Camel busts at Nizwa Souqs

As we walked along the streets of the Nizwa souqs, we stepped into a shop owned by Fahad’s friend. The air conditioning was a welcomed relief from the heat, which was 35 °C (95 °F). Fahad’s friend and friend’s son offered us dates and kahwa (coffee), which I graciously accepted. After I finished my coffee and set down the cup, Fahad asked if I would like more. When I said no, he explained the custom of giving your cup a gentle shake to signal to your host that you’ve had your fill. I appreciated the insight, and we had a good laugh when I picked the cup back up and gave it a little shake.

Outside Fahad's Friend's Shop. I love all the pottery!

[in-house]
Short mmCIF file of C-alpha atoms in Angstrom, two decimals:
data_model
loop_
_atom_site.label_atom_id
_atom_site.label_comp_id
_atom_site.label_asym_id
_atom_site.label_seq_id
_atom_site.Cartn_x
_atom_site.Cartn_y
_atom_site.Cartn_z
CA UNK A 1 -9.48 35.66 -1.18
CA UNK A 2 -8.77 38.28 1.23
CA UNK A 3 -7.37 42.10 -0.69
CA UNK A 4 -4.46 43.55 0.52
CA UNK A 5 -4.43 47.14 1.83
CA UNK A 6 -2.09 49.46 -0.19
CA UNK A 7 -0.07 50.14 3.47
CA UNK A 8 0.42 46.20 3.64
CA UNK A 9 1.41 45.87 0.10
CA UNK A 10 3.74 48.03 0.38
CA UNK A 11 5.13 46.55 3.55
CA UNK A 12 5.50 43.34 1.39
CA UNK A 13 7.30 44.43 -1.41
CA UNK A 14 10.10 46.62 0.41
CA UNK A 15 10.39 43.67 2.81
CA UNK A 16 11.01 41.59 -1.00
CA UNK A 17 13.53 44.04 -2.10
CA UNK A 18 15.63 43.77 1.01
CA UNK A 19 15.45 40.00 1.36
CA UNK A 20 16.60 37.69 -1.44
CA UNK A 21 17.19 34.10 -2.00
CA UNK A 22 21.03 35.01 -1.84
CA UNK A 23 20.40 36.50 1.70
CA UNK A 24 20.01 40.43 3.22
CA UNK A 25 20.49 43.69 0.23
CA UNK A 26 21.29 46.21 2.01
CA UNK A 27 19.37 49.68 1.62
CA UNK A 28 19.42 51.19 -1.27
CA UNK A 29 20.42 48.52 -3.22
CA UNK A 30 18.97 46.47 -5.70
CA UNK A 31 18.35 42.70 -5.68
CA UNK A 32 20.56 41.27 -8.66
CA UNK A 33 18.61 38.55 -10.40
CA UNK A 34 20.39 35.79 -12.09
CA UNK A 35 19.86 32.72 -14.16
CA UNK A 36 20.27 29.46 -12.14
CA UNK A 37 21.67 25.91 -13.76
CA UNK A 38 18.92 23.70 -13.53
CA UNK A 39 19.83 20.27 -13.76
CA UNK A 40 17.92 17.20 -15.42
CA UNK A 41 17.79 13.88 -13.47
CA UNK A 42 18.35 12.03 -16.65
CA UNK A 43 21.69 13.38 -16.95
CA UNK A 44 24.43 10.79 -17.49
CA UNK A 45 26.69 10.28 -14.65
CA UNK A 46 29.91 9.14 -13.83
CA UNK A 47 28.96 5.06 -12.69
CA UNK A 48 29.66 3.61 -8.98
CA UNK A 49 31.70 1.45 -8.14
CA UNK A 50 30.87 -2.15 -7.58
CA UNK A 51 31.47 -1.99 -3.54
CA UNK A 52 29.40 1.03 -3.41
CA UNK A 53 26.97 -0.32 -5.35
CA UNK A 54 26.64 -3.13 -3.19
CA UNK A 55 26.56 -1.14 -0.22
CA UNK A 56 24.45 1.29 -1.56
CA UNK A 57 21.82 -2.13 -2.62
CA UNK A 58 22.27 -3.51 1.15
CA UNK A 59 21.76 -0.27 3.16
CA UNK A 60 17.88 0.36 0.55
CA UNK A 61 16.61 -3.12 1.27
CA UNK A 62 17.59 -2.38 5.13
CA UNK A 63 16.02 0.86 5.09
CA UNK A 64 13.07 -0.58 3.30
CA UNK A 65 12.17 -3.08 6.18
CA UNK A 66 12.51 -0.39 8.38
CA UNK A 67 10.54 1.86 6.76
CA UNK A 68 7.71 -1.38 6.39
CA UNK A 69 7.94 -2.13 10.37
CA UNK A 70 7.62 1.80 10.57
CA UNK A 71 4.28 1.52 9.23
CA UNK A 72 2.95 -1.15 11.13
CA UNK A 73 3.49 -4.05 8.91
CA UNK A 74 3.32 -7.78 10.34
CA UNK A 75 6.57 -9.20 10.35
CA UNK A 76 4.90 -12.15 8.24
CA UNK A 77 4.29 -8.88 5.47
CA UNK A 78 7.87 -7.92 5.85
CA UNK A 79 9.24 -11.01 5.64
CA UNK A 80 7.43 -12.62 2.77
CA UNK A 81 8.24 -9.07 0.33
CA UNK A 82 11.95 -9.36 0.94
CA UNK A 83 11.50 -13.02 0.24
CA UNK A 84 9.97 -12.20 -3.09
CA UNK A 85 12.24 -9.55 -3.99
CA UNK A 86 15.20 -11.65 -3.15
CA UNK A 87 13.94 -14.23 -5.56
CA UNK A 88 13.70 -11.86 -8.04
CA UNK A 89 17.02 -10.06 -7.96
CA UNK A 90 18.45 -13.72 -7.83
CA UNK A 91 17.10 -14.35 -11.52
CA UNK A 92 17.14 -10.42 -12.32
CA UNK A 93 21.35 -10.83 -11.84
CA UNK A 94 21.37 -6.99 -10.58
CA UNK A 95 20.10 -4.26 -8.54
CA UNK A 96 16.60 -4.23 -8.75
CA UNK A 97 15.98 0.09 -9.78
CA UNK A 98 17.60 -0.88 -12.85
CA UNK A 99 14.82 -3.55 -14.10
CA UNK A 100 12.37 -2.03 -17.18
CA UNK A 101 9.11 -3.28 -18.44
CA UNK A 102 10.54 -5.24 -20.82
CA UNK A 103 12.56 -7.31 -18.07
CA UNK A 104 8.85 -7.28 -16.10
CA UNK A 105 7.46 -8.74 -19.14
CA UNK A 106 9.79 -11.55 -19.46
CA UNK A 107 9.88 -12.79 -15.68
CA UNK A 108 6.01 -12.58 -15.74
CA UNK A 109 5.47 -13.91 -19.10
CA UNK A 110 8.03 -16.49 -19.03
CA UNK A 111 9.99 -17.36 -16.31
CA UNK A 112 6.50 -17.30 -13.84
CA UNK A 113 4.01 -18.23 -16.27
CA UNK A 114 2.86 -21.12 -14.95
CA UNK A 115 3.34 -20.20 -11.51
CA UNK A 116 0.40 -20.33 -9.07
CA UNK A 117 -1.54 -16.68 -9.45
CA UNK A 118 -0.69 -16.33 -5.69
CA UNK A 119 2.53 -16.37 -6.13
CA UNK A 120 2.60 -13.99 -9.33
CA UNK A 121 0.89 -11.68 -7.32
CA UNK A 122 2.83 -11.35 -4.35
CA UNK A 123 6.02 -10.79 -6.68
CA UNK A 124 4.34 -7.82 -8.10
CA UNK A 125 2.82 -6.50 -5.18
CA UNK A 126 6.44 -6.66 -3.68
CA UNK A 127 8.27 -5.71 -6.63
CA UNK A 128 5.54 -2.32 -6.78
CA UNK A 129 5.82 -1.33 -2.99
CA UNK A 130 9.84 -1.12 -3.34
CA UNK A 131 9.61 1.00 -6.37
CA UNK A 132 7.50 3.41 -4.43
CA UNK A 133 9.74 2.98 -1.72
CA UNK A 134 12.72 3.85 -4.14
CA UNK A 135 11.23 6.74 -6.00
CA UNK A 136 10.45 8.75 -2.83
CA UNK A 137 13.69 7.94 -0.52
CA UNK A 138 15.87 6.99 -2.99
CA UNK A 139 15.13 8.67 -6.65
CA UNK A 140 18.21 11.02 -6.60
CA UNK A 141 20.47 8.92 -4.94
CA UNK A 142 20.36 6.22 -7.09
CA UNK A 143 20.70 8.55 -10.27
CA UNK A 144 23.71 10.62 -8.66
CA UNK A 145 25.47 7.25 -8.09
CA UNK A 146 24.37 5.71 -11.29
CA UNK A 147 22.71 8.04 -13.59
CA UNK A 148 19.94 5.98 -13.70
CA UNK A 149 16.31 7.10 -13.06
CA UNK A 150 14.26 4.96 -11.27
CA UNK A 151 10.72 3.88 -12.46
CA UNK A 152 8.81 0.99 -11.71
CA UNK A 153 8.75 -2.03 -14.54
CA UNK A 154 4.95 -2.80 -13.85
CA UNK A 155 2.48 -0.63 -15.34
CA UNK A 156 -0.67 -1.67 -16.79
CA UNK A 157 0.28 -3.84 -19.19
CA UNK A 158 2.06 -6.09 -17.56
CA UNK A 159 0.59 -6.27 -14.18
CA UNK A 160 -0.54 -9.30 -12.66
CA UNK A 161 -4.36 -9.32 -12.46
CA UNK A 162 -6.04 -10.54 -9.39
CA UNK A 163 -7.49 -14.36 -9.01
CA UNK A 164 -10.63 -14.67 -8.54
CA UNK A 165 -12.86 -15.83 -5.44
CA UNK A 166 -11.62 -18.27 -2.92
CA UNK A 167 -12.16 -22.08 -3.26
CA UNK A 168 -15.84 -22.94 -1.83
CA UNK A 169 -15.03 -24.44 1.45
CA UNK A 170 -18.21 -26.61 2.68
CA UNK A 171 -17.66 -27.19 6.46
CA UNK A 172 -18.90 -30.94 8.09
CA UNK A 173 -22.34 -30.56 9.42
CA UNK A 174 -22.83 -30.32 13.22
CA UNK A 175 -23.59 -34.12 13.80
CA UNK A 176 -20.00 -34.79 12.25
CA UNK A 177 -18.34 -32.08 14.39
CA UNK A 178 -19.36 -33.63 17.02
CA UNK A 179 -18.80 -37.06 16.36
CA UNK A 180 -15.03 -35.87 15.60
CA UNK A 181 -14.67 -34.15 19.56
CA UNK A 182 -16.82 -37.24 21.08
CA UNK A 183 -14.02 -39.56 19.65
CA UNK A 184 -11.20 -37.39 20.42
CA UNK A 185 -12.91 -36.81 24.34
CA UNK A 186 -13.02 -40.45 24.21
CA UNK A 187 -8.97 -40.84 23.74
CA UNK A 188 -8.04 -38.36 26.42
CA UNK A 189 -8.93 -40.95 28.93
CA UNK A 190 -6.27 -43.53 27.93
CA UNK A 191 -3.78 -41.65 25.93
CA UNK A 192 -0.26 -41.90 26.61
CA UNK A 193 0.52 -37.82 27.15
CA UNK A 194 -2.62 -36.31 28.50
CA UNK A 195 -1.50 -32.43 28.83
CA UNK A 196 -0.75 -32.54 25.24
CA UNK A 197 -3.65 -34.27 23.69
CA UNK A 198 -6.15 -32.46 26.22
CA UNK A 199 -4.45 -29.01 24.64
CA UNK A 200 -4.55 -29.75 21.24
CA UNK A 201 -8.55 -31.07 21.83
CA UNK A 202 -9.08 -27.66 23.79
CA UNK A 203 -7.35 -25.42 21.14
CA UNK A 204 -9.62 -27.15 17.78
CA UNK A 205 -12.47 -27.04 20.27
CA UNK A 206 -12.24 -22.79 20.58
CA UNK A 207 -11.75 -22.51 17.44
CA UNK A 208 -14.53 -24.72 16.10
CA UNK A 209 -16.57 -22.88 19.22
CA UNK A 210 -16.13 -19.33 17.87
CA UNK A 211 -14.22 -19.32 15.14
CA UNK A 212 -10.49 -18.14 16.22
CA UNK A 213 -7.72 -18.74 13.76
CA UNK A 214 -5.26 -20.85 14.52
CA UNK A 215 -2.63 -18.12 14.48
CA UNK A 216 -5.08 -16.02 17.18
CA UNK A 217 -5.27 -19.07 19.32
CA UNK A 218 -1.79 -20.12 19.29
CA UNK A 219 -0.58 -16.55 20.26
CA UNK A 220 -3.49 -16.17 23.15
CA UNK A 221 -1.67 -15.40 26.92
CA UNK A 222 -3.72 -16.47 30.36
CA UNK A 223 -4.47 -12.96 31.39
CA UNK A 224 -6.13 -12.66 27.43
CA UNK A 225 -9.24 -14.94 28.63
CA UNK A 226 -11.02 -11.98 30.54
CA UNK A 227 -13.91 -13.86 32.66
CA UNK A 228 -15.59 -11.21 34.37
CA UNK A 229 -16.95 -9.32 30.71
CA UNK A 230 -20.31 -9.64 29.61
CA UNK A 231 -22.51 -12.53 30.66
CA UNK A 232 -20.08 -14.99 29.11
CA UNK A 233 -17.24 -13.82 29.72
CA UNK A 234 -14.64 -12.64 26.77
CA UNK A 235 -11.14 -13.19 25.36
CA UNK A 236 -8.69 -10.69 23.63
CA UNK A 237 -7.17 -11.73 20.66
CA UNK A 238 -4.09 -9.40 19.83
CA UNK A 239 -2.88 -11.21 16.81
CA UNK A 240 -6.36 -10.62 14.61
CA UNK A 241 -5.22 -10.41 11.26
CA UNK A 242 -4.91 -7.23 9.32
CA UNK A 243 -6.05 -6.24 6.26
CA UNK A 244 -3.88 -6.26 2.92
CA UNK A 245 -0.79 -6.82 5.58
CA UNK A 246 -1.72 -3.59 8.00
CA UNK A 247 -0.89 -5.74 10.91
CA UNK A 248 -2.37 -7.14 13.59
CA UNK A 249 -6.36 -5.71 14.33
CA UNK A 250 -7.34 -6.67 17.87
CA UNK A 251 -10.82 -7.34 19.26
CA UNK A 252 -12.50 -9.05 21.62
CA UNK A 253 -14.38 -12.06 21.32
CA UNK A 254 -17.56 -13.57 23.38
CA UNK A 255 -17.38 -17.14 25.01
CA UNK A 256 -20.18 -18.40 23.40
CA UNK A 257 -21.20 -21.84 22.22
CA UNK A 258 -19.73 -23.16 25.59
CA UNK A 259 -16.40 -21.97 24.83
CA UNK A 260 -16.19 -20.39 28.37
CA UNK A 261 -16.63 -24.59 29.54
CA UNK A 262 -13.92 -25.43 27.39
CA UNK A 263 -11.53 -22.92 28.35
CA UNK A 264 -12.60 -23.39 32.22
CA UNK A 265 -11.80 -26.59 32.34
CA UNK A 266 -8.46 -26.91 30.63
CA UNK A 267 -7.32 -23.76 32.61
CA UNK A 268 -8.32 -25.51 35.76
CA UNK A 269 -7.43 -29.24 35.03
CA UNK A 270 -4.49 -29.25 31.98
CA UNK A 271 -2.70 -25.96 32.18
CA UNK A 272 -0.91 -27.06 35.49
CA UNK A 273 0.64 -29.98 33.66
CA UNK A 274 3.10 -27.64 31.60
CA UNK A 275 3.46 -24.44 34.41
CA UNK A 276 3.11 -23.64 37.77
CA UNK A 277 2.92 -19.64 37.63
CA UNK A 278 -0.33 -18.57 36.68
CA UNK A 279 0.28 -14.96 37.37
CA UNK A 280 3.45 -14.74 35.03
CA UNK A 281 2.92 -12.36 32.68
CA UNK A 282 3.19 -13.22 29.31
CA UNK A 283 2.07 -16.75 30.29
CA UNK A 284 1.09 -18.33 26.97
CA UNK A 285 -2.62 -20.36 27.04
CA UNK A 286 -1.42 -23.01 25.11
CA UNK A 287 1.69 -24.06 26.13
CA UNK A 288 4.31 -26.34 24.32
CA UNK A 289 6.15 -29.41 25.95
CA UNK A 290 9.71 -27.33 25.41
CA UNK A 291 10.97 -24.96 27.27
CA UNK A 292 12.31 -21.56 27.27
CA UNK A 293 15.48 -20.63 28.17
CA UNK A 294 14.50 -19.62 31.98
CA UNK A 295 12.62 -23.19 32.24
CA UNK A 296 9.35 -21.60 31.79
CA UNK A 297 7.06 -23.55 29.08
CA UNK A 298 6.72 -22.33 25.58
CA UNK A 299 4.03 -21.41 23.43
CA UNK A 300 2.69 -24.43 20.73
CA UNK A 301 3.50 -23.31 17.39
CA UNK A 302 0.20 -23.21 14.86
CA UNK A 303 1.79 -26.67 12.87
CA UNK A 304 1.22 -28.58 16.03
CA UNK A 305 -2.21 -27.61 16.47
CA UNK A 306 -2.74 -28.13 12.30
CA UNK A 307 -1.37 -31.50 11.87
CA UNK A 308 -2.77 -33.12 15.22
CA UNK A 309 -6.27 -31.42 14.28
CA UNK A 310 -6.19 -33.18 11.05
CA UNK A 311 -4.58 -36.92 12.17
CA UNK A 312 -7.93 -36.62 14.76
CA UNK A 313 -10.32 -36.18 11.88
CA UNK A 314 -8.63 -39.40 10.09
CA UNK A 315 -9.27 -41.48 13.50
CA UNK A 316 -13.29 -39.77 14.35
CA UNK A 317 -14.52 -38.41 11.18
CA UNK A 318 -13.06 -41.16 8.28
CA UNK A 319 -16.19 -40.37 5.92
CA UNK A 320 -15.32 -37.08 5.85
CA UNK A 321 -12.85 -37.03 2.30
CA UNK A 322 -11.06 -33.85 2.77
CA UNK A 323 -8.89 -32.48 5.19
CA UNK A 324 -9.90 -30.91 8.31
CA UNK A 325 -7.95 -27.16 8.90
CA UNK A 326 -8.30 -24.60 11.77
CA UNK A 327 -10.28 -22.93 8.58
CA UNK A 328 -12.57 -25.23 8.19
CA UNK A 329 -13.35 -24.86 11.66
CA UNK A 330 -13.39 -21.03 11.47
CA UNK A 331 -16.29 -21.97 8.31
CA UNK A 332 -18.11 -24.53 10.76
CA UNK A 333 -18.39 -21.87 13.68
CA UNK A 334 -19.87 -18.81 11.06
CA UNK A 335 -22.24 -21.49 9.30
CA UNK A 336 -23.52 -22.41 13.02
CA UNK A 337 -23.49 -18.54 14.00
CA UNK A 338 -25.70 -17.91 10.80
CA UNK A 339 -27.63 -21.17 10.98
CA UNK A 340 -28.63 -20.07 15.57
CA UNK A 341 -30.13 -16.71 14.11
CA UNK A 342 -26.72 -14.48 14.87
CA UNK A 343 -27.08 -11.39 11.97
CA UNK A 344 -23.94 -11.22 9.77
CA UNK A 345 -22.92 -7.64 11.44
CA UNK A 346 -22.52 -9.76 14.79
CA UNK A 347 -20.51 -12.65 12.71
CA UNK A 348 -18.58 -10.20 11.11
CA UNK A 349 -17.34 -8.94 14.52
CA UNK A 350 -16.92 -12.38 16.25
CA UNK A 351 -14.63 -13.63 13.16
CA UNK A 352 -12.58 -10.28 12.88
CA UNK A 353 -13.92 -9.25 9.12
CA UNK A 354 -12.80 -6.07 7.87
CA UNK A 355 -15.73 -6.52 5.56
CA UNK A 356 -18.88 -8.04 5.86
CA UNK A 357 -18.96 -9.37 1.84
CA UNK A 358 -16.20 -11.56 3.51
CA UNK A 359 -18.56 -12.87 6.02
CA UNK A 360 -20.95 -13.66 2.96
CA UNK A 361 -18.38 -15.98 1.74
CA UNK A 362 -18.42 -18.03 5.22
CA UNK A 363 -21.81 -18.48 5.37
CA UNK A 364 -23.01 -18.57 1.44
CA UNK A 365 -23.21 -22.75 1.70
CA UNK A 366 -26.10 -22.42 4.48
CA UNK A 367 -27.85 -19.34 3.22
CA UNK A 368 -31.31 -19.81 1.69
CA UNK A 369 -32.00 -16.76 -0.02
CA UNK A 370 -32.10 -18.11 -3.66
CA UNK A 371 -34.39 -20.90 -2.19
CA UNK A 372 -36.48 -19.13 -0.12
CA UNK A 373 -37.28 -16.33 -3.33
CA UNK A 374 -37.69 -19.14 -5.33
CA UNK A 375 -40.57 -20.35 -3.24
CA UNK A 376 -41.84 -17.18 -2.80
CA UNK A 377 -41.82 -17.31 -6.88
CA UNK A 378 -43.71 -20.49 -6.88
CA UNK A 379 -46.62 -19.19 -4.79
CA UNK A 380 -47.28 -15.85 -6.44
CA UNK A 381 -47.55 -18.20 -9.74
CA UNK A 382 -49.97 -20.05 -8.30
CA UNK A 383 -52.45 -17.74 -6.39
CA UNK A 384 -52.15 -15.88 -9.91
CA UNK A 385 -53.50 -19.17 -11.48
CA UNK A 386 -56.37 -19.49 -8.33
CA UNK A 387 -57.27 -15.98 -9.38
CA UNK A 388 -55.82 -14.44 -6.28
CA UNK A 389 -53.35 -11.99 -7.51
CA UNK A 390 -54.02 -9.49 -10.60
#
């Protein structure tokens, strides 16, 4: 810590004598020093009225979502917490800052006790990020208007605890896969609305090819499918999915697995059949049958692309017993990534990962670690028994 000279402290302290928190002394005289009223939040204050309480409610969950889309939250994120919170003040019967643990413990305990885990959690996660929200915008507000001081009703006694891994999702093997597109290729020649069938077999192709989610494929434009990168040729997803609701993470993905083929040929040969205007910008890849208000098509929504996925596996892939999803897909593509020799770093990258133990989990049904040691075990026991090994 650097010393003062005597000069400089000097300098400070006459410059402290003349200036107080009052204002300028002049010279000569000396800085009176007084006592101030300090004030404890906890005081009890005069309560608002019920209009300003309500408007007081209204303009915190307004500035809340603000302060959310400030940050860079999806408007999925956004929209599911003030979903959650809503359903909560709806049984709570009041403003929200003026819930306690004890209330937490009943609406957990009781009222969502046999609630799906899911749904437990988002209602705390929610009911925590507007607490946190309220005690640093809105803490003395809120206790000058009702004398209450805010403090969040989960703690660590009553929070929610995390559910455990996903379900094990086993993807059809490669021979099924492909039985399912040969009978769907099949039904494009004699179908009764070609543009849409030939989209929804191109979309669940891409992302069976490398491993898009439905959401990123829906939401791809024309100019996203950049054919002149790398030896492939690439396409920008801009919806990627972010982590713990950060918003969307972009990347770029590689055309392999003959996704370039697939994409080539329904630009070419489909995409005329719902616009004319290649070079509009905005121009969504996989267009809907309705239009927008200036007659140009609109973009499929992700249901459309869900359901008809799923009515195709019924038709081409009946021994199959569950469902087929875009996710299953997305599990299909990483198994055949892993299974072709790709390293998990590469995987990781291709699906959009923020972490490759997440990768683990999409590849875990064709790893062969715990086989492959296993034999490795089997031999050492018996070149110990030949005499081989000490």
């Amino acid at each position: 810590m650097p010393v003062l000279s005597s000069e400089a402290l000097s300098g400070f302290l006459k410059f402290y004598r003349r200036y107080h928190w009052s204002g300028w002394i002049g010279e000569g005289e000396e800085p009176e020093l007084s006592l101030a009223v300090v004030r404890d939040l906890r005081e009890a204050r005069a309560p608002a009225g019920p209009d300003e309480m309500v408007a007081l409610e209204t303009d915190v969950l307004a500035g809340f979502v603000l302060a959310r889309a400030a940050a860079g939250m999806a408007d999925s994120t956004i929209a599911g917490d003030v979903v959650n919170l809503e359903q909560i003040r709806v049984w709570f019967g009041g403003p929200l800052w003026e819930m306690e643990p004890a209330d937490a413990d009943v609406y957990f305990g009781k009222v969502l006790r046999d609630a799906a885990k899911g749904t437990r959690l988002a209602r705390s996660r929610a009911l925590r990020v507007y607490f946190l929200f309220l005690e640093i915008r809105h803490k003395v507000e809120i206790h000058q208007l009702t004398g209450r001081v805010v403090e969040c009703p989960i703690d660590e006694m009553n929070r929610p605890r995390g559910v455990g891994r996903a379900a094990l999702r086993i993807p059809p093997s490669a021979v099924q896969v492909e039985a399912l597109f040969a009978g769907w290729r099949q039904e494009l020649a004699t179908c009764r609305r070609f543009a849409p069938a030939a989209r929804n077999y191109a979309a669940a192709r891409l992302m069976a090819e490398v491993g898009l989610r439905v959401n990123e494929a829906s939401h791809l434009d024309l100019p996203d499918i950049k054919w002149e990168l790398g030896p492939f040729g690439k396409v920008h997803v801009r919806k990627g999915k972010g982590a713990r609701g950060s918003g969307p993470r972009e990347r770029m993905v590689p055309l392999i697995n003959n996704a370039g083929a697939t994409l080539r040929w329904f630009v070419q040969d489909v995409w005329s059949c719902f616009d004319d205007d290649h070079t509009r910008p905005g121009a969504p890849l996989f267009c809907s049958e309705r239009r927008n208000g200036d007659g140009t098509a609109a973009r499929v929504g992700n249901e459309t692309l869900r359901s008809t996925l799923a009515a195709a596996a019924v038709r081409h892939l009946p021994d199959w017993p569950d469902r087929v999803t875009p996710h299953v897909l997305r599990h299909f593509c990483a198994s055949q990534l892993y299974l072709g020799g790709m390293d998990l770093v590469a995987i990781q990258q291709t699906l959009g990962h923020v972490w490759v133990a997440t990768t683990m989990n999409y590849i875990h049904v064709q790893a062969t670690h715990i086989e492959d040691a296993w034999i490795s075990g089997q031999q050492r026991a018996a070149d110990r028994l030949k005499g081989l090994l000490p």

Once we left, we looked around the shops a bit more and took a five minute walk to the Nizwa Fort. The forts were huge and had several museum-like rooms filled with displays of old guns and knives. There was also a television mounted on the wall that played a video of Omanis sourcing water for their village by attaching ropes to their farm animals to retrieve water from the ancient wells. Then I climbed to the top of the forts and beheld the views of the mountains and buildings nestled within the date palm oasis that surrounded the forts. As we prepared to leave, we saw two Omani women selling Khubz Ragag, a traditional Omani bread. It was a simple wrap filled with cooked egg, cheese, and honey, but it was incredible. The women were kind and allowed me to photograph them. By this time, it was noon and the shops had shut down. Prayer time had begun, so we headed to the car and drove to Muscat Old Town.